Since I would talk with Tom early in the week about what we would shoot on the weekend, he had a general idea of colors to expect for the dishes, or the size they would be, etc. From there he could choose appropriate props: backgrounds, silverware, napkins, plates, platters, glasses, bowls, you name it.
Some times we would just take a walk around the restaurant together, perusing sample plates and restaurant dishes, talking about what sort of plates would go with what and why. Every single element is important, and every item in a picture is in it’s place for a reason, be it to fill space and add depth, lines and movement, or draw your eye to the subject.
From there, we’d talk about a table setting or background, and I would cook the dishes while he set up the ambiance for the photo. After the dish was prepared, we’d begin to style it. We’d start shooting things that wouldn’t lose their quality on the plate first, for example, if we were shooting a chicken breast with some greens and sauce, the chicken and greens would be shot first to double check the styling and feel of the picture, only when everything was absolutely perfect would it be sauced.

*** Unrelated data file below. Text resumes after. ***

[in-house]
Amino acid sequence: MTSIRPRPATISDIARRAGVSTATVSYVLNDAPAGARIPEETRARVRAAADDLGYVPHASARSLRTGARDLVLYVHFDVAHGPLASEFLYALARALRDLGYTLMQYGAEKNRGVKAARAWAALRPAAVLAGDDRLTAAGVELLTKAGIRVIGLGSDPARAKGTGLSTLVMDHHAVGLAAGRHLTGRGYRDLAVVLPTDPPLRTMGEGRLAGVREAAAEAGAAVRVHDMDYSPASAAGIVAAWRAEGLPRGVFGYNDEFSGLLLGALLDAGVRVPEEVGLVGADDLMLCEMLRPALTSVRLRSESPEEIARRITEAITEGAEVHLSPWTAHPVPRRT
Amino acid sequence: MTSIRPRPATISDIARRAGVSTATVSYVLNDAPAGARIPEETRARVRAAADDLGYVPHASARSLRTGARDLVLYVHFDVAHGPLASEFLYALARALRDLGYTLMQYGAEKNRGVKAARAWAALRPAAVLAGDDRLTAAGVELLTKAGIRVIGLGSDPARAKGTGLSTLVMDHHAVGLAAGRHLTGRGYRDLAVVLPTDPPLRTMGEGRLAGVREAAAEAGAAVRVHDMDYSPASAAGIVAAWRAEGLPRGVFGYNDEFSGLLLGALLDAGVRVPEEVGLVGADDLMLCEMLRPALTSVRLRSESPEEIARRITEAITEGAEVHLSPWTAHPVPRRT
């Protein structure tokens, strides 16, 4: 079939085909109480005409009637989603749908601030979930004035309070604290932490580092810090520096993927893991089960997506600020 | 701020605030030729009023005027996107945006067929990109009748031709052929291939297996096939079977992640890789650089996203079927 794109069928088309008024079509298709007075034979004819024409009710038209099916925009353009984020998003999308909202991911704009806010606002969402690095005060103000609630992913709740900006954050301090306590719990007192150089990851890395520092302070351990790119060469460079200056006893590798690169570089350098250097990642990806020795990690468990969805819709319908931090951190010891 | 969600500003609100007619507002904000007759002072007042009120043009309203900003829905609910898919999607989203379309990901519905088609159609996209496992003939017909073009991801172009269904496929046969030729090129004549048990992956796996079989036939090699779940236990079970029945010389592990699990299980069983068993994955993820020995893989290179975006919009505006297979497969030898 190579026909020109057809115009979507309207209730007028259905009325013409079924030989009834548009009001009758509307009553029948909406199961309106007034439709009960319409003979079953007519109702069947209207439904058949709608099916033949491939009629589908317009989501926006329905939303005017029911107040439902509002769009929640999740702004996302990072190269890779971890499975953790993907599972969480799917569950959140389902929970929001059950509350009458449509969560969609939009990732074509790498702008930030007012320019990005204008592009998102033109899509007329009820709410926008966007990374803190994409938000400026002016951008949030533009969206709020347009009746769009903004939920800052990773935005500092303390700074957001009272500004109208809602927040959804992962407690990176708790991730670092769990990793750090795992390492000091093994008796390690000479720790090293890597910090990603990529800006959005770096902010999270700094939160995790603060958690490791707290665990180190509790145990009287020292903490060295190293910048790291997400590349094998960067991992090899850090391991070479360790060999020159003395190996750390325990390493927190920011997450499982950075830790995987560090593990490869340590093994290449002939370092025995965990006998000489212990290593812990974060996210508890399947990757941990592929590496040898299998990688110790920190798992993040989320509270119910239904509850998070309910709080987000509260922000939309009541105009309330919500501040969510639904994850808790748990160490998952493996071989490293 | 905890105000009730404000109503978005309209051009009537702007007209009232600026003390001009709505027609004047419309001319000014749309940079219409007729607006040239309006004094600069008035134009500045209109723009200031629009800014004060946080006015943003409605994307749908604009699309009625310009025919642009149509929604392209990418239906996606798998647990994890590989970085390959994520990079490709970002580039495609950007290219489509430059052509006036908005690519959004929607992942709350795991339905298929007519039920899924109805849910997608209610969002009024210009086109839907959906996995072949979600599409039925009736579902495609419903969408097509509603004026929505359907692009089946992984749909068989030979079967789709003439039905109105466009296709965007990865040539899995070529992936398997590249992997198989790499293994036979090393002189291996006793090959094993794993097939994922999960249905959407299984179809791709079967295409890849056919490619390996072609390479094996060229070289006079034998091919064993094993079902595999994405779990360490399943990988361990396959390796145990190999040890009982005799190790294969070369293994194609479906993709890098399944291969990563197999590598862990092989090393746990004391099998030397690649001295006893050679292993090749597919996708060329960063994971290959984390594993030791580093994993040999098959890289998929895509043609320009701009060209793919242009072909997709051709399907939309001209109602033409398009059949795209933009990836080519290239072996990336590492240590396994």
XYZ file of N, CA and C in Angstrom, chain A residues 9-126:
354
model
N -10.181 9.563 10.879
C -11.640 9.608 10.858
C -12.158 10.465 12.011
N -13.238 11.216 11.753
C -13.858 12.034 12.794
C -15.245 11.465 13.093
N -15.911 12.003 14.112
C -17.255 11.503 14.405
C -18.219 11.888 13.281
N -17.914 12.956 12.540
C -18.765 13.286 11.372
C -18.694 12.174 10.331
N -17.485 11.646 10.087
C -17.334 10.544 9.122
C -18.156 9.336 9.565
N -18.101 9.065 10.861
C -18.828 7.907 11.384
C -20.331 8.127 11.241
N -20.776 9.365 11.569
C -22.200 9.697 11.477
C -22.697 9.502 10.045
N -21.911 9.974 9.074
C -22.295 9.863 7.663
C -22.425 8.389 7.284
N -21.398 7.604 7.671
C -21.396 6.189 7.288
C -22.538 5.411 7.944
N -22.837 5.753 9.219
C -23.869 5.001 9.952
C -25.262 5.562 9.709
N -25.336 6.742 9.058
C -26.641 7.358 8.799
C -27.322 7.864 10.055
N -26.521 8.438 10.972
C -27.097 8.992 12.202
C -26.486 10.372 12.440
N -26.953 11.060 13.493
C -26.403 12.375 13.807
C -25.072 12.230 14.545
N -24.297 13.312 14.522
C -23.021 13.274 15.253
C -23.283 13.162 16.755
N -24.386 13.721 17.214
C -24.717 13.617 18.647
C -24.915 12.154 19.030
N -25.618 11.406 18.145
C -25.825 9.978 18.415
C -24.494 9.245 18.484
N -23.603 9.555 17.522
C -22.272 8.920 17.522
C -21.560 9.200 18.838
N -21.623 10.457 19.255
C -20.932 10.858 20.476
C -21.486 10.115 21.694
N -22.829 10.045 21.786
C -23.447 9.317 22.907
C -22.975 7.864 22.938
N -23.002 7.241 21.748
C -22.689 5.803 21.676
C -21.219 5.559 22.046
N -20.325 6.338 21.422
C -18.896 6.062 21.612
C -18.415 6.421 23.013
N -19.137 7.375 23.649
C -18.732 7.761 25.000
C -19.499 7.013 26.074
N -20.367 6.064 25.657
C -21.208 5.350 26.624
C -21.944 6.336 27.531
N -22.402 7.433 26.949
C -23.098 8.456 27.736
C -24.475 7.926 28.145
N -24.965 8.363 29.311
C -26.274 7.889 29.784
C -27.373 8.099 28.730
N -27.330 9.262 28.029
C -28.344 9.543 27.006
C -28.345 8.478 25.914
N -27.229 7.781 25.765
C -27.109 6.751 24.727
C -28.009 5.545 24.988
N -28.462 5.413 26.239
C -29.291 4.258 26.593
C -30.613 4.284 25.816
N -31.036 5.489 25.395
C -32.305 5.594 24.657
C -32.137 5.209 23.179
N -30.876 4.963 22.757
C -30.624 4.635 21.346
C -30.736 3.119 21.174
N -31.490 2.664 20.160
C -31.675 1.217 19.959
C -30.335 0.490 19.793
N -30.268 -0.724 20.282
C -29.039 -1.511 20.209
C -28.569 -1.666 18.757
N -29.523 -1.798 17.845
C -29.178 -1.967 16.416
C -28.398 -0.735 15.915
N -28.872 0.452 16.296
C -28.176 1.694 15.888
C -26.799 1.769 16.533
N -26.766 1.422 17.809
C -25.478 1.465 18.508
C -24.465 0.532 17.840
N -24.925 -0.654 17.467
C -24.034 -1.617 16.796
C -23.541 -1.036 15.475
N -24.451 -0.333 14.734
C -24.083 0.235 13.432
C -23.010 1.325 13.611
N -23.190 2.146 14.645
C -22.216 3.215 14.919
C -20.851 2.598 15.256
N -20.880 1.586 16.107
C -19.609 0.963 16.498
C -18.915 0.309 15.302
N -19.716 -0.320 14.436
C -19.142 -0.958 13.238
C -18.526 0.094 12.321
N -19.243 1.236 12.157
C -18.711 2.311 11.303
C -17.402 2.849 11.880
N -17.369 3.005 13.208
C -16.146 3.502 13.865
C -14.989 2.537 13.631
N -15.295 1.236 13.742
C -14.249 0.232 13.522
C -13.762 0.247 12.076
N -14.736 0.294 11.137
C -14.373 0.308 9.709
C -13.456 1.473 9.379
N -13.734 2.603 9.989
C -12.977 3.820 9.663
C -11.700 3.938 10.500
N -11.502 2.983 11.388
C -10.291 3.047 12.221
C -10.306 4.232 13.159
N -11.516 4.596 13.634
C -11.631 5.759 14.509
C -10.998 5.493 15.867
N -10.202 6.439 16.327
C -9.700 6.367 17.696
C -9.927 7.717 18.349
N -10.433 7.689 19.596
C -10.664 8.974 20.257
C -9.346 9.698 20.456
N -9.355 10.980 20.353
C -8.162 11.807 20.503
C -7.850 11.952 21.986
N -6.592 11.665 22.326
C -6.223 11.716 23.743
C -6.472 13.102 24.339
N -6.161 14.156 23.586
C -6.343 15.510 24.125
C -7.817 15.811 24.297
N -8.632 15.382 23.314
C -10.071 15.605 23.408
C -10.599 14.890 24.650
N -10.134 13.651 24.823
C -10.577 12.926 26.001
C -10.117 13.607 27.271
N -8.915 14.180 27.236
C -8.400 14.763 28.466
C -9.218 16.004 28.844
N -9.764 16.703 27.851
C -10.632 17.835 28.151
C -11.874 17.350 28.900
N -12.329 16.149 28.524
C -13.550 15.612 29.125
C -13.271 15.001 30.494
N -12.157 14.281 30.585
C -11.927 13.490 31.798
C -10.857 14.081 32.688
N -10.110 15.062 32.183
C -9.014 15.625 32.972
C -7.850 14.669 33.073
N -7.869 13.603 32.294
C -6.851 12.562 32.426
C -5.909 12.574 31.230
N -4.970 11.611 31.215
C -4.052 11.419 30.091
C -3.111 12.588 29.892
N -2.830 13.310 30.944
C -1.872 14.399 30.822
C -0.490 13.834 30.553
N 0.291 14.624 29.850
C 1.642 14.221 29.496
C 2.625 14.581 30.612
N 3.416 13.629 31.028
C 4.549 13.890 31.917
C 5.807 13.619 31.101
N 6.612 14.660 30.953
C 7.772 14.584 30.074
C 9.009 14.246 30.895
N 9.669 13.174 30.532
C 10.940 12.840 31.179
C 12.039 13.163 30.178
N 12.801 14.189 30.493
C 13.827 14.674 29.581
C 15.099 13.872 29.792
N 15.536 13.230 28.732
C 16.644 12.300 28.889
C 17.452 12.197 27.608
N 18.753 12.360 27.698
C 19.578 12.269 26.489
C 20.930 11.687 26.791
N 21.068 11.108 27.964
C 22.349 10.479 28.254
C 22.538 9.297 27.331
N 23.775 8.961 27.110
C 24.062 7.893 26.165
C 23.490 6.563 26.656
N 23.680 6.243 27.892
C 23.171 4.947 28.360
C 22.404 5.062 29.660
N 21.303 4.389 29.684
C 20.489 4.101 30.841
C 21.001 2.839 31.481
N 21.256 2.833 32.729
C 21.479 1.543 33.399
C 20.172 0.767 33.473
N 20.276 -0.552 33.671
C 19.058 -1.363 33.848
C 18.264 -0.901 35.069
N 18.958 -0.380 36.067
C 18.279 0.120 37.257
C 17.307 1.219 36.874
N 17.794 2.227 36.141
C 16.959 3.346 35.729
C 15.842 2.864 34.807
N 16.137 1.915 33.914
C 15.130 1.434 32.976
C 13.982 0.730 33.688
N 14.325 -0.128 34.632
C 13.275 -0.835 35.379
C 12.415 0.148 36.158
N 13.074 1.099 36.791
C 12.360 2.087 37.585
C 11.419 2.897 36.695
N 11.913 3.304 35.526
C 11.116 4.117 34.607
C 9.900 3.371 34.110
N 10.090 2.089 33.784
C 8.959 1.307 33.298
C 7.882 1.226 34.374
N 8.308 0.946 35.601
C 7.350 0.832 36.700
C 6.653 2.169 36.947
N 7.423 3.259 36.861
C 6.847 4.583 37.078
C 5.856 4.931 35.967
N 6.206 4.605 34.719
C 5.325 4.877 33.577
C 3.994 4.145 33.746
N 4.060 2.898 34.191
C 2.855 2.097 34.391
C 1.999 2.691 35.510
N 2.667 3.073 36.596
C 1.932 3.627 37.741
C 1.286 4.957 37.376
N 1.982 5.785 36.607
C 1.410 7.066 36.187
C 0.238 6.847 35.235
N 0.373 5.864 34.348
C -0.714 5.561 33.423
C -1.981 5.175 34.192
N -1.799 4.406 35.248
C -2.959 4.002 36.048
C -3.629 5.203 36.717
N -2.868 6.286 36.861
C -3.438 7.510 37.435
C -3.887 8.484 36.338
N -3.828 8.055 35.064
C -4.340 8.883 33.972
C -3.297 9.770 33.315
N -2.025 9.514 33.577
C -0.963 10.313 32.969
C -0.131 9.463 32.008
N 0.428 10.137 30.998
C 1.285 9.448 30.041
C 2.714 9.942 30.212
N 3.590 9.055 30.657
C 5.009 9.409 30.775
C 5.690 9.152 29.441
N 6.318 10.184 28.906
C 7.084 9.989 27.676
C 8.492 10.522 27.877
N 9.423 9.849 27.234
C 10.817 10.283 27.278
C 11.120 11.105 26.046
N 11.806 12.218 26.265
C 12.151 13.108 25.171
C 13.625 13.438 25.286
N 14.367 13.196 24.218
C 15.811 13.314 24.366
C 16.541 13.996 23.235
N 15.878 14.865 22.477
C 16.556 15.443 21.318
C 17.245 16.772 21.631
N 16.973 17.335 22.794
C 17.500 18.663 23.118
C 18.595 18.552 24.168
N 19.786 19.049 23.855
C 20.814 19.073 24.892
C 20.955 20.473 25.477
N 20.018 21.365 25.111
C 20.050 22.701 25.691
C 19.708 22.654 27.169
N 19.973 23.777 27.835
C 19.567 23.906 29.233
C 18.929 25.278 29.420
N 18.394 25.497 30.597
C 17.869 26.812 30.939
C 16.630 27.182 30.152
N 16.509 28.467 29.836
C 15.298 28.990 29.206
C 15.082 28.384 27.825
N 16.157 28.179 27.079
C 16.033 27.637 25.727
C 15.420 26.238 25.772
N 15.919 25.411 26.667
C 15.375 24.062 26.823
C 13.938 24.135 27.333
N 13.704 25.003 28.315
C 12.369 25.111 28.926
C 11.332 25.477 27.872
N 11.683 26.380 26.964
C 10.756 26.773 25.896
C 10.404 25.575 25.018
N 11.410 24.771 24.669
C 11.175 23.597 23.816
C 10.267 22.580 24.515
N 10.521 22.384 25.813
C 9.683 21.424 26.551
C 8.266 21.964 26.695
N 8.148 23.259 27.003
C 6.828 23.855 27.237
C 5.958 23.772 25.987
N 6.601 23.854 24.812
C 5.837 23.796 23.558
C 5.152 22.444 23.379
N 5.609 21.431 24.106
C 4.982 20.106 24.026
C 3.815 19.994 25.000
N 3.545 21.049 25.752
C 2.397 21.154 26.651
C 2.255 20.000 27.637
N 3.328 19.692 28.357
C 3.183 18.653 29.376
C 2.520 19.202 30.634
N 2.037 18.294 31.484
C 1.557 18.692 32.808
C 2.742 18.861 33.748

Typically, to shoot a single dish would take about 2 hours, sometimes more, sometimes less. If that wasn’t enough, Tom would often set up labyrinths of black foam core in front of the light source, gradually moving them, inch by inch, as we took exposures and discussed how the shadows moved and illuminated or obscured certain aspects we liked.
After a couple of those shoots, I started to refer to him around my coworkers as “the wizard of light and shadow” (pronounced in your best elderly woman voice), because, he is.
We kept on chipping away at the shoot list for about 7 months, until one day, we finished it. See more about the upcoming release here.
All in all, the opportunity to work with Chris and Tom was invaluable. It changed the way I think about photography completely, and gave me a new respect for the intricacy of their art. I’m forever grateful for the time we spent working together.